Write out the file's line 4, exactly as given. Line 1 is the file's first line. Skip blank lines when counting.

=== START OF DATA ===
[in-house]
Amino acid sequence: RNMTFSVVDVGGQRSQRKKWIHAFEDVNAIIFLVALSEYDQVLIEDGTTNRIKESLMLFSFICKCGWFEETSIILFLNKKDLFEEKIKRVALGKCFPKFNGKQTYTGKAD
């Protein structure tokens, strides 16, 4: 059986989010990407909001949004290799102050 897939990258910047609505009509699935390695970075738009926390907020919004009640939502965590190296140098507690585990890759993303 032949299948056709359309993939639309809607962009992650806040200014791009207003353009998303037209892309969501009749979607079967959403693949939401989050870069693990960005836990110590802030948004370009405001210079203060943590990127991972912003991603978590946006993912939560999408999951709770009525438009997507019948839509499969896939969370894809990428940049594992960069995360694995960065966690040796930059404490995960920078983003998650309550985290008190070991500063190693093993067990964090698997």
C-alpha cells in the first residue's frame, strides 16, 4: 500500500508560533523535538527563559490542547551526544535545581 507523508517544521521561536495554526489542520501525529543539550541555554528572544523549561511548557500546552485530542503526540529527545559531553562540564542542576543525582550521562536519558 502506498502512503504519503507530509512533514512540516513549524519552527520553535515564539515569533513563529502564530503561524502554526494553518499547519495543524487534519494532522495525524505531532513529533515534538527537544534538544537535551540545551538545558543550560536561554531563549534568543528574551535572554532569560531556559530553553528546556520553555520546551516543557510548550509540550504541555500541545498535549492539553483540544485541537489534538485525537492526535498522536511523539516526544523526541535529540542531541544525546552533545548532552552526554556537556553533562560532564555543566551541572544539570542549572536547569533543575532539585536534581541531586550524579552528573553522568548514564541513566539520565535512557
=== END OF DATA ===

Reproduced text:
C-alpha cells in the first residue's frame, strides 16, 4: 500500500508560533523535538527563559490542547551526544535545581 507523508517544521521561536495554526489542520501525529543539550541555554528572544523549561511548557500546552485530542503526540529527545559531553562540564542542576543525582550521562536519558 502506498502512503504519503507530509512533514512540516513549524519552527520553535515564539515569533513563529502564530503561524502554526494553518499547519495543524487534519494532522495525524505531532513529533515534538527537544534538544537535551540545551538545558543550560536561554531563549534568543528574551535572554532569560531556559530553553528546556520553555520546551516543557510548550509540550504541555500541545498535549492539553483540544485541537489534538485525537492526535498522536511523539516526544523526541535529540542531541544525546552533545548532552552526554556537556553533562560532564555543566551541572544539570542549572536547569533543575532539585536534581541531586550524579552528573553522568548514564541513566539520565535512557